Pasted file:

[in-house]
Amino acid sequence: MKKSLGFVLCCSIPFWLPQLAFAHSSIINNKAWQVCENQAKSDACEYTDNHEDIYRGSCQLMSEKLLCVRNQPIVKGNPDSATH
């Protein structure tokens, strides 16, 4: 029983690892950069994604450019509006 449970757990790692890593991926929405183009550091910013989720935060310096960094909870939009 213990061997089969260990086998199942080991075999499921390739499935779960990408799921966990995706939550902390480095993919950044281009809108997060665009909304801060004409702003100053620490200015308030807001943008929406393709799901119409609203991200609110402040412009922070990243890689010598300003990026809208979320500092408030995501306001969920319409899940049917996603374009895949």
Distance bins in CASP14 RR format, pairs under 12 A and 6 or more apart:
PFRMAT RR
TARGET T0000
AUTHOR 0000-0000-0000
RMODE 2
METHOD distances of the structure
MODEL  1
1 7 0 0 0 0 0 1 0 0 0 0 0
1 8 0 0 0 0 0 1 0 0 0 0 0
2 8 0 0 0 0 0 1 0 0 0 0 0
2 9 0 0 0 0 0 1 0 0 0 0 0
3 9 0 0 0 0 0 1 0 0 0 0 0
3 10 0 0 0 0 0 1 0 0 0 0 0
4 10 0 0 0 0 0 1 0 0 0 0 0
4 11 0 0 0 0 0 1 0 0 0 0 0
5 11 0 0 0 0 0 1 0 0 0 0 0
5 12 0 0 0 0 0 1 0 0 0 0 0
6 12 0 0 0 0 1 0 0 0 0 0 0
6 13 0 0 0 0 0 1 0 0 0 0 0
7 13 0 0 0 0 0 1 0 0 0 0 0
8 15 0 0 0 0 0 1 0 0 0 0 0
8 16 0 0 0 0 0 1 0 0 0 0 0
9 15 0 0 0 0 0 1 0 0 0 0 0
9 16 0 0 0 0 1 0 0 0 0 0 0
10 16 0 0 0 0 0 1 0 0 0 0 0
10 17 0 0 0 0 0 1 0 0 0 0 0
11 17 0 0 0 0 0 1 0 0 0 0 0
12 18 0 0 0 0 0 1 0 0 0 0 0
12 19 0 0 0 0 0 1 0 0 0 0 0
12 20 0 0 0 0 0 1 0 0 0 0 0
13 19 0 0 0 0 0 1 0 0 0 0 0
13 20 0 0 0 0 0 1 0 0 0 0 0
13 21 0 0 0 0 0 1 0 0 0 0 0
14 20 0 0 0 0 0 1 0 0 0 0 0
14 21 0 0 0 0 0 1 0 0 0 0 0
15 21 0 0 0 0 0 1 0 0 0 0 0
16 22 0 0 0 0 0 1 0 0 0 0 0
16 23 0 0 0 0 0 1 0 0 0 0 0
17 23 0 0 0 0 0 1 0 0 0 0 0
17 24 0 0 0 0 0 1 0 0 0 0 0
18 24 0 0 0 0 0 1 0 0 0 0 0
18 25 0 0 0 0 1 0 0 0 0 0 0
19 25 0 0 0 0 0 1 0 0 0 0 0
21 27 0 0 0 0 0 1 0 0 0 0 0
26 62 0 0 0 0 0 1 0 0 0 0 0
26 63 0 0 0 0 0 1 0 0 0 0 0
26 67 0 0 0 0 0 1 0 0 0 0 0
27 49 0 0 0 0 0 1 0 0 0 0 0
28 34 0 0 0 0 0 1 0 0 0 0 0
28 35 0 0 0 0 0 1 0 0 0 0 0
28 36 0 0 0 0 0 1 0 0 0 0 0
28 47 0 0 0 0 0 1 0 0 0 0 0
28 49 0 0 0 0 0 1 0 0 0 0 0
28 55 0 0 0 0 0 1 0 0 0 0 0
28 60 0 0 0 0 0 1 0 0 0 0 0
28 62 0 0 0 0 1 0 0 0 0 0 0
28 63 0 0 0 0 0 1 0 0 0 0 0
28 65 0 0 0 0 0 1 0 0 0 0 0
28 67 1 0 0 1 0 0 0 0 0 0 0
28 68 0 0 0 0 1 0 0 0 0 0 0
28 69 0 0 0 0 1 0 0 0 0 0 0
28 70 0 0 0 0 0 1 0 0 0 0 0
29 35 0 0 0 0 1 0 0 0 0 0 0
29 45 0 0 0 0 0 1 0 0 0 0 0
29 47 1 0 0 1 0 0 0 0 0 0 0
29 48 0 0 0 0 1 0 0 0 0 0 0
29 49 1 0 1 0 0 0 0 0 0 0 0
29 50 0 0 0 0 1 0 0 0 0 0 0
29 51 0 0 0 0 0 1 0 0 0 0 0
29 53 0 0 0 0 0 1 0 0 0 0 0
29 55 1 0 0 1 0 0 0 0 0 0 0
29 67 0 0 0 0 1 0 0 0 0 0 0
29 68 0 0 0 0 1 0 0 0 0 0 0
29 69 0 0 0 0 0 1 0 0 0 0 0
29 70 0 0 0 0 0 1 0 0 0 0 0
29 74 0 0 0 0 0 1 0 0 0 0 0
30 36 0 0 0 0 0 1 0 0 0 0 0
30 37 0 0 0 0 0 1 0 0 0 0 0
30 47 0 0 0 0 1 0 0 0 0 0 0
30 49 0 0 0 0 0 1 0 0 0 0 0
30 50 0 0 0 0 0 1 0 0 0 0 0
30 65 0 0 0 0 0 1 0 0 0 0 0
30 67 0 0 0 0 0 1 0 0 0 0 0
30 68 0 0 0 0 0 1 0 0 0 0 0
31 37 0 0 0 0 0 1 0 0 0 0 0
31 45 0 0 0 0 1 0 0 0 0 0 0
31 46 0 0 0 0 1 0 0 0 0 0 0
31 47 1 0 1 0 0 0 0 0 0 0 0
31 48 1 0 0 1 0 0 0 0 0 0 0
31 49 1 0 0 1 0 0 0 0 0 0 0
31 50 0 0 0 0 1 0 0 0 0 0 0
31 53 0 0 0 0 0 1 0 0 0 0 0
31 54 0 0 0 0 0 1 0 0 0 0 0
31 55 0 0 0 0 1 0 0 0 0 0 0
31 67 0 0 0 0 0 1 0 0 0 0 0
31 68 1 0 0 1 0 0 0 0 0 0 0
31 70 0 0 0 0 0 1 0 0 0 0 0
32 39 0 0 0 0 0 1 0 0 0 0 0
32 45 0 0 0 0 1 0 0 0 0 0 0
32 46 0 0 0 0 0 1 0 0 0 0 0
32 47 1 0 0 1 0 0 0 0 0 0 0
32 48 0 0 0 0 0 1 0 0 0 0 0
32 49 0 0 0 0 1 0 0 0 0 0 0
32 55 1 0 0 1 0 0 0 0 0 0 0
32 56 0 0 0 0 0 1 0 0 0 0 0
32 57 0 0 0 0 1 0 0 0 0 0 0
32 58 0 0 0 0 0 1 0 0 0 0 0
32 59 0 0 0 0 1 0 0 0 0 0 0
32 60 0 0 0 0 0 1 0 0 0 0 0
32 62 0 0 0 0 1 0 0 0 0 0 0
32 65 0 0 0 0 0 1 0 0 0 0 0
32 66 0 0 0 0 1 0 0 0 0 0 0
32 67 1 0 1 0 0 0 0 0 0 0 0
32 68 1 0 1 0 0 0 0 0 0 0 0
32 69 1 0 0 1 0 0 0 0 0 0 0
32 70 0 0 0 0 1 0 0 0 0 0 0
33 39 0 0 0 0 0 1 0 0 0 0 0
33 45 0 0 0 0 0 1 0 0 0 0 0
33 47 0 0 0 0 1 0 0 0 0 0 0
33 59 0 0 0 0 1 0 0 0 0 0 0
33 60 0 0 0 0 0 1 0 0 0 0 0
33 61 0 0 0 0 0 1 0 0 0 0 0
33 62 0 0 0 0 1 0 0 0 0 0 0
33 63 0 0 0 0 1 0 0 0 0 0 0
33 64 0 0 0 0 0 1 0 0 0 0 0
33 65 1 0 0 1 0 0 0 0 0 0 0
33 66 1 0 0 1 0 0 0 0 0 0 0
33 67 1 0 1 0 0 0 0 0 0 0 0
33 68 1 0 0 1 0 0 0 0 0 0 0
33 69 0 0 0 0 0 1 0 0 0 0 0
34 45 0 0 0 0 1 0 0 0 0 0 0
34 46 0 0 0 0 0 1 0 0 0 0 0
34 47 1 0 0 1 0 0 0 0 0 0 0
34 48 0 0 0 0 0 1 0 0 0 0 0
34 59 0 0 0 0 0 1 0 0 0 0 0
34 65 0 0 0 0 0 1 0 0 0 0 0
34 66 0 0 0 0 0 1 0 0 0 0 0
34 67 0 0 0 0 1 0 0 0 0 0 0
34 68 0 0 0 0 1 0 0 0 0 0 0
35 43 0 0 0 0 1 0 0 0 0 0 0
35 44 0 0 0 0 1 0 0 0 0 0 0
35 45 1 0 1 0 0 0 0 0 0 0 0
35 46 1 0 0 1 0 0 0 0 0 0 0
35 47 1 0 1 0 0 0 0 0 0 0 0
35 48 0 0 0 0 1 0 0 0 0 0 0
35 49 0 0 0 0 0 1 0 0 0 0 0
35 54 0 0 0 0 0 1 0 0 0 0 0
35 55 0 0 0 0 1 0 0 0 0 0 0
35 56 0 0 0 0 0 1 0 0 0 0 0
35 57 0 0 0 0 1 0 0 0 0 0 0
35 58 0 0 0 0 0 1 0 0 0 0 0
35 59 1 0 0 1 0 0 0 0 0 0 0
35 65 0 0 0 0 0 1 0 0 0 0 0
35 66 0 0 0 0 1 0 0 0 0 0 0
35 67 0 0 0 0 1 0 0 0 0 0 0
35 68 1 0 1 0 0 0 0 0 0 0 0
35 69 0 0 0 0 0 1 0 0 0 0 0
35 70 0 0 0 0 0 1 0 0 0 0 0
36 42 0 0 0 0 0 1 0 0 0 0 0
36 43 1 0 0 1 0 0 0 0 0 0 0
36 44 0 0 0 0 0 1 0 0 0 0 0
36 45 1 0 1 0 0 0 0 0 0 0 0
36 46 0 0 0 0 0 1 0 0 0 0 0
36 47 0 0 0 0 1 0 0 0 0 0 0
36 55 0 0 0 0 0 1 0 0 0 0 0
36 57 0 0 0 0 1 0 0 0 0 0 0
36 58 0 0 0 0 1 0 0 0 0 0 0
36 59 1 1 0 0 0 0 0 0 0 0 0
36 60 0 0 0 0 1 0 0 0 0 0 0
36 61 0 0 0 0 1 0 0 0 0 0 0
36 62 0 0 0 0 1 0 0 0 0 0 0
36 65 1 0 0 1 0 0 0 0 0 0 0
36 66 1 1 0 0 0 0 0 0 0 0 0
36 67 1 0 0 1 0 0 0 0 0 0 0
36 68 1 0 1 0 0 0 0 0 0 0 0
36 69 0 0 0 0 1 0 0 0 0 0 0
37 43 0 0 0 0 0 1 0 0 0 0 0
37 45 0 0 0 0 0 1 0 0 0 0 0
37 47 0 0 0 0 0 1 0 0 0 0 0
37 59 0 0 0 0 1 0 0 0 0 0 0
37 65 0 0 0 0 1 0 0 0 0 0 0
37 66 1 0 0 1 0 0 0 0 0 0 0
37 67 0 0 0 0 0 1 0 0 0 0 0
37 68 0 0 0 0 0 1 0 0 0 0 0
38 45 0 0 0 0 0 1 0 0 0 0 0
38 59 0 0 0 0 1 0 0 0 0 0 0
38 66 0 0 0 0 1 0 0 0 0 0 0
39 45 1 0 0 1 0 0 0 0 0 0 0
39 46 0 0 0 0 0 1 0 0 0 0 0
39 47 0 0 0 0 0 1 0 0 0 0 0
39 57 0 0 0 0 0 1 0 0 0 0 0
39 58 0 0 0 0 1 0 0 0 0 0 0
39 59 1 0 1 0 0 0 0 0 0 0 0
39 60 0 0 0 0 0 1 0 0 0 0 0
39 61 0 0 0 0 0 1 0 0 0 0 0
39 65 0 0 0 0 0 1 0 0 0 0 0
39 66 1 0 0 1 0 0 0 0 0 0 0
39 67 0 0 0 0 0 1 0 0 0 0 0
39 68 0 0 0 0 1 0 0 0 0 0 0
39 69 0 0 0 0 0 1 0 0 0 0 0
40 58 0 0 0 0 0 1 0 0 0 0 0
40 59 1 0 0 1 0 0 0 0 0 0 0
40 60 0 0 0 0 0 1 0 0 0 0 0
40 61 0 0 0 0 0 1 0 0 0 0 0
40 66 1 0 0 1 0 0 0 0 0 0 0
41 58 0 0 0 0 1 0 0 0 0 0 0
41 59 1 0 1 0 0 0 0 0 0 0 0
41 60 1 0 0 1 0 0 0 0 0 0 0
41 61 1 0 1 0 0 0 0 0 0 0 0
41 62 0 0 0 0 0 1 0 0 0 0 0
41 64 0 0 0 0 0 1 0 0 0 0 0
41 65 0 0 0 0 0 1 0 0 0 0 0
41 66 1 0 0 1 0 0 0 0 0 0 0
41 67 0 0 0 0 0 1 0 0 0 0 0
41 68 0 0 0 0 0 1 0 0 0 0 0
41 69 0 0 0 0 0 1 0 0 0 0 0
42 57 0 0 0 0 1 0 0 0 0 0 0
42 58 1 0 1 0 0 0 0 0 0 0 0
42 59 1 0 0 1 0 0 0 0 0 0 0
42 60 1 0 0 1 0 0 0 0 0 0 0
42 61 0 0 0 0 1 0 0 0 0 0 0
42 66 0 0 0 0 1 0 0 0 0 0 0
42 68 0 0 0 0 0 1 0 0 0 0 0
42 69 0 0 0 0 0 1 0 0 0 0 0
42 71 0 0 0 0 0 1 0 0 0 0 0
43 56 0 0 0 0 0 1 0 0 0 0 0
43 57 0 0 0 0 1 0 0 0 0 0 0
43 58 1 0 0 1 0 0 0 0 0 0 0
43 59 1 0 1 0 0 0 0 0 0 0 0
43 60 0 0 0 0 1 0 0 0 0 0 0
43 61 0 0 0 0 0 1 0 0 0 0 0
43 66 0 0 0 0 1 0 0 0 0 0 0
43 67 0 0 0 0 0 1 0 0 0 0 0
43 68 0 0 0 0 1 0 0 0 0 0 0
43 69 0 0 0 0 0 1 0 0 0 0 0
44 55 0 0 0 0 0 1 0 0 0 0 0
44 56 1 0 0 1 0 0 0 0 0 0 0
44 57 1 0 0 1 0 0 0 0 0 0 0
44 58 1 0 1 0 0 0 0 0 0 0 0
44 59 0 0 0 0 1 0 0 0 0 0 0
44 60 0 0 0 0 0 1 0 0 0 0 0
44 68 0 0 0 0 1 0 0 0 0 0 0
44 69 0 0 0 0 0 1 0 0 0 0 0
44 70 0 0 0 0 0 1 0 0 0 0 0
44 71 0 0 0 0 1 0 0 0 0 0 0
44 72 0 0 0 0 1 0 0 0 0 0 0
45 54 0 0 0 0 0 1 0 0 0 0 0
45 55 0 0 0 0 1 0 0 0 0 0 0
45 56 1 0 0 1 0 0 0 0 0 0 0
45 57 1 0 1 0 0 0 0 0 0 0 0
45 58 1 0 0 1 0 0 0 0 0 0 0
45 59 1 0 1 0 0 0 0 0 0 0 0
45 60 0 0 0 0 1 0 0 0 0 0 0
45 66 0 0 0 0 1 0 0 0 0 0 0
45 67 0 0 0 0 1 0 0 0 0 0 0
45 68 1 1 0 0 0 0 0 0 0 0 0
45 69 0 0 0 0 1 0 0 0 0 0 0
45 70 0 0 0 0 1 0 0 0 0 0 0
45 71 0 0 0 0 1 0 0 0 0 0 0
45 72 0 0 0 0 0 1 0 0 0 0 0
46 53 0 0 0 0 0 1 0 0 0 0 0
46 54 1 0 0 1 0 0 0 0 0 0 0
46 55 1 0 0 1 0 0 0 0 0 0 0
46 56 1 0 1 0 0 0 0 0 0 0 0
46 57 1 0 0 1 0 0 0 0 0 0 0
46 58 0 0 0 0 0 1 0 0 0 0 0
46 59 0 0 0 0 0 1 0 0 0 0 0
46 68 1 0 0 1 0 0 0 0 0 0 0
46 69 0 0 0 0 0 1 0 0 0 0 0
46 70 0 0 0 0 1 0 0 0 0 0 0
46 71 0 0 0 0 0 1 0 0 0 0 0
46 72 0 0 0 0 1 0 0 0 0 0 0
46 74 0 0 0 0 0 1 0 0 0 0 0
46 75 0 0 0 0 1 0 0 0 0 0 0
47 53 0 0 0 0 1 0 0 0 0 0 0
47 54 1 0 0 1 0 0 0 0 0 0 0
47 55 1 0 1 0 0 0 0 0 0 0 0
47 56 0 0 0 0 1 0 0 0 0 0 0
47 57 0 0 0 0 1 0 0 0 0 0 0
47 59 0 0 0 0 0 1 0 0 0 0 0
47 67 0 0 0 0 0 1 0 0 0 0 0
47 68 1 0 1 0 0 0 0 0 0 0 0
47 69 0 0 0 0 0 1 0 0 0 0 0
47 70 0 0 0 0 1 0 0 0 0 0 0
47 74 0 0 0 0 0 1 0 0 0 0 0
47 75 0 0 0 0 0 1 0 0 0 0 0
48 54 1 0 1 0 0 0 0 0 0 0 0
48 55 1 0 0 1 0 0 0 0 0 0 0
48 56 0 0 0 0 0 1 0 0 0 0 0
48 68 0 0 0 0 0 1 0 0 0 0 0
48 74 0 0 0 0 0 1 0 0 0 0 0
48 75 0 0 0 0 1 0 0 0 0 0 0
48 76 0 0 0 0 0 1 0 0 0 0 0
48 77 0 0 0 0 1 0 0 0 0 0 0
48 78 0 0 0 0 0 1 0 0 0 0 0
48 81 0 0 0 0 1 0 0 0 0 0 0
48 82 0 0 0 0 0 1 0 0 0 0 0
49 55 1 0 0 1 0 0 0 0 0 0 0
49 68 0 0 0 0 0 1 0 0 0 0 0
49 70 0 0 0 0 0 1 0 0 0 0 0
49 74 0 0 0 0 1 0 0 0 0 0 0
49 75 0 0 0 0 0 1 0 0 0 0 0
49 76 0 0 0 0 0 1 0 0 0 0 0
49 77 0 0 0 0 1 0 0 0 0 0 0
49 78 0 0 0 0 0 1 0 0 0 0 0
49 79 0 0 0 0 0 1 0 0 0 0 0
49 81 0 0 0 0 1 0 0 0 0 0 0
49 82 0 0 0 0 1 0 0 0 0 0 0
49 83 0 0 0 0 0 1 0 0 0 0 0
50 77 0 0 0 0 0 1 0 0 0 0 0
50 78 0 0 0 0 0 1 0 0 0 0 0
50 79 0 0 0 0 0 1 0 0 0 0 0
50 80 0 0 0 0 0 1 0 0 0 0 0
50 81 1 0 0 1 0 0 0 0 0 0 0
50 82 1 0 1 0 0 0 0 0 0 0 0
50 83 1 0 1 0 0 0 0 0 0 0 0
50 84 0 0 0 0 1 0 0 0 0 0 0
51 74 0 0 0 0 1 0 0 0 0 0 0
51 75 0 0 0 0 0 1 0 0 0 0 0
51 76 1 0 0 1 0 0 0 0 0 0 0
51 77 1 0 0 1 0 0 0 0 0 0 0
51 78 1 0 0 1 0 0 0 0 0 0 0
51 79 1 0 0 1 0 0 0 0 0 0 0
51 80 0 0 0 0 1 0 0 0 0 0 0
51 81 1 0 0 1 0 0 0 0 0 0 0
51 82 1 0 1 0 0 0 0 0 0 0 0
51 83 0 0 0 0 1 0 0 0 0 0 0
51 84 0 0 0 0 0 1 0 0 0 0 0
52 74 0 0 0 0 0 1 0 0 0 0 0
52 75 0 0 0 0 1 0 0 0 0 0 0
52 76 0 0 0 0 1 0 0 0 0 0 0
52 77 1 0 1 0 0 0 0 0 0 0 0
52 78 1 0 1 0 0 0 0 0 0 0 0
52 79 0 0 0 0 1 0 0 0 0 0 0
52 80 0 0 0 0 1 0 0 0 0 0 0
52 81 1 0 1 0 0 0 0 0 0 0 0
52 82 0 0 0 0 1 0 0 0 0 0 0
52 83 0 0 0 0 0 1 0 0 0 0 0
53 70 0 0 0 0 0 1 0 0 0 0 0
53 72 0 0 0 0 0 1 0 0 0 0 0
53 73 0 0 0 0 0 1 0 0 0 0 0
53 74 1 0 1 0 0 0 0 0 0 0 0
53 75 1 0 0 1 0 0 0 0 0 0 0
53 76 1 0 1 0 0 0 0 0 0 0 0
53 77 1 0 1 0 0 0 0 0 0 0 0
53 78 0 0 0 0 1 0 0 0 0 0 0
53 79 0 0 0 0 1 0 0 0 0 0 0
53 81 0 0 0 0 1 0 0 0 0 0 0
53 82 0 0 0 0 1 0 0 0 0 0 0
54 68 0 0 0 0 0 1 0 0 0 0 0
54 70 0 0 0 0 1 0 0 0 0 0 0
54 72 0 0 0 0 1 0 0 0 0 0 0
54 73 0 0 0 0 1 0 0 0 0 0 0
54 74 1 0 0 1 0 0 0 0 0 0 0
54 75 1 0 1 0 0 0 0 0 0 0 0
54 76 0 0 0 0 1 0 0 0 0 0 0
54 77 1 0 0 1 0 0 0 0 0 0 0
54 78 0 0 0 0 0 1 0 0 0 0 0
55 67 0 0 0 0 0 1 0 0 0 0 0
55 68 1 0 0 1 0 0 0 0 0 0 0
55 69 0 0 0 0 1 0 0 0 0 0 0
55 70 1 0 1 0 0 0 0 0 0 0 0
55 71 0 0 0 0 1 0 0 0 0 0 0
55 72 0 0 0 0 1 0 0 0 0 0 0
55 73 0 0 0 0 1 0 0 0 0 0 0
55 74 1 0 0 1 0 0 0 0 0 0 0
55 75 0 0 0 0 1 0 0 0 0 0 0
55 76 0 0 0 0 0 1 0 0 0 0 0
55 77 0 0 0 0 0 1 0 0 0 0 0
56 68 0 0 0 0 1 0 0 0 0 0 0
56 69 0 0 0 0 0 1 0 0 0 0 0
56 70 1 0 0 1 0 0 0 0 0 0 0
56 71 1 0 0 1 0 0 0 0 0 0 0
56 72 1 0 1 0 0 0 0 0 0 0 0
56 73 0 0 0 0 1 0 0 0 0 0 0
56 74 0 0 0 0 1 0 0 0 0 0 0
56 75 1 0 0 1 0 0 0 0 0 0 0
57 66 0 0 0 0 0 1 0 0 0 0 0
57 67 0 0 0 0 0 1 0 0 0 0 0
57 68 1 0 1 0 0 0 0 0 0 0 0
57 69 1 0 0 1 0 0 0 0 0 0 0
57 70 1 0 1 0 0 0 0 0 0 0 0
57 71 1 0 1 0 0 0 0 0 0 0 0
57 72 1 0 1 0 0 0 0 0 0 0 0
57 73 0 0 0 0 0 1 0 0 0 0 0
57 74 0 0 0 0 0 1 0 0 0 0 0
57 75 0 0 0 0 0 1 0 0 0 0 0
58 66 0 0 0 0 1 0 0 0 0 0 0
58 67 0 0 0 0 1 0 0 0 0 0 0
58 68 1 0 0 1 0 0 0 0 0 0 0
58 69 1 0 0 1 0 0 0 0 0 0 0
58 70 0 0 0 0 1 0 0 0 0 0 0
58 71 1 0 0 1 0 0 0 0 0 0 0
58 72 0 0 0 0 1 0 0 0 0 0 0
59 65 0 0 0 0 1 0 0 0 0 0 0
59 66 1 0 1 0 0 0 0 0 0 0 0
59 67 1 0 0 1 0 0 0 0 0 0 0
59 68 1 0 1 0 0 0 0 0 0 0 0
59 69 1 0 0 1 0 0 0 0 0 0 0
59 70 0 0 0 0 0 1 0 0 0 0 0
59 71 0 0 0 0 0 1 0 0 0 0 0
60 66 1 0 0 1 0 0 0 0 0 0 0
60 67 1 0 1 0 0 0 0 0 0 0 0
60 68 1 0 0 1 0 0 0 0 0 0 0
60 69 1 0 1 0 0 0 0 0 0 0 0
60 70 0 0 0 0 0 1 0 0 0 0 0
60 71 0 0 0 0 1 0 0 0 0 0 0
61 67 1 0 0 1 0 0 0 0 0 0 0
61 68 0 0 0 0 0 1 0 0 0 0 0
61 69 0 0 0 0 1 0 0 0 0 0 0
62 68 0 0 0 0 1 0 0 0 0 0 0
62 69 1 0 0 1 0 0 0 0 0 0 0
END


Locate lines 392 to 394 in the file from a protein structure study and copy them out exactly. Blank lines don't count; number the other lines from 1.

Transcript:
58 67 0 0 0 0 1 0 0 0 0 0 0
58 68 1 0 0 1 0 0 0 0 0 0 0
58 69 1 0 0 1 0 0 0 0 0 0 0